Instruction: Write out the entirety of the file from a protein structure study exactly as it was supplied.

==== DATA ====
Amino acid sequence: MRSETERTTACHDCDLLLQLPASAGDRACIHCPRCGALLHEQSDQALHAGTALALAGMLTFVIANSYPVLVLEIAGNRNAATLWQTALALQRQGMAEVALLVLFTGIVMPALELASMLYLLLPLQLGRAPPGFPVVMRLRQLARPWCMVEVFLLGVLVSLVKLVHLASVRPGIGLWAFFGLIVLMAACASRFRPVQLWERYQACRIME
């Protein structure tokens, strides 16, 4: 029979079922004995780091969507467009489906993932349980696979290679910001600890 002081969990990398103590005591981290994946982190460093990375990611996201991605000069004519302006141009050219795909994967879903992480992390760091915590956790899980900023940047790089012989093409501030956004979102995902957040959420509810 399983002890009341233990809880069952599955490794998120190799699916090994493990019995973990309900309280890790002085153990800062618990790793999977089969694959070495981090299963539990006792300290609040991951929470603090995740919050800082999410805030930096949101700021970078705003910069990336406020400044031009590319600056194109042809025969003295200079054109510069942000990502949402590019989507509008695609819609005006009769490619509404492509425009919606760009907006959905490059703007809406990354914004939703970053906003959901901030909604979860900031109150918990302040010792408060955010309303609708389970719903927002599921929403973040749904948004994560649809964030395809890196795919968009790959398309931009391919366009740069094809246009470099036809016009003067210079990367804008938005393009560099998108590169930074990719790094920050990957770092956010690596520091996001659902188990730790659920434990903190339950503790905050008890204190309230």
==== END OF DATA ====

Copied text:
Amino acid sequence: MRSETERTTACHDCDLLLQLPASAGDRACIHCPRCGALLHEQSDQALHAGTALALAGMLTFVIANSYPVLVLEIAGNRNAATLWQTALALQRQGMAEVALLVLFTGIVMPALELASMLYLLLPLQLGRAPPGFPVVMRLRQLARPWCMVEVFLLGVLVSLVKLVHLASVRPGIGLWAFFGLIVLMAACASRFRPVQLWERYQACRIME
């Protein structure tokens, strides 16, 4: 029979079922004995780091969507467009489906993932349980696979290679910001600890 002081969990990398103590005591981290994946982190460093990375990611996201991605000069004519302006141009050219795909994967879903992480992390760091915590956790899980900023940047790089012989093409501030956004979102995902957040959420509810 399983002890009341233990809880069952599955490794998120190799699916090994493990019995973990309900309280890790002085153990800062618990790793999977089969694959070495981090299963539990006792300290609040991951929470603090995740919050800082999410805030930096949101700021970078705003910069990336406020400044031009590319600056194109042809025969003295200079054109510069942000990502949402590019989507509008695609819609005006009769490619509404492509425009919606760009907006959905490059703007809406990354914004939703970053906003959901901030909604979860900031109150918990302040010792408060955010309303609708389970719903927002599921929403973040749904948004994560649809964030395809890196795919968009790959398309931009391919366009740069094809246009470099036809016009003067210079990367804008938005393009560099998108590169930074990719790094920050990957770092956010690596520091996001659902188990730790659920434990903190339950503790905050008890204190309230």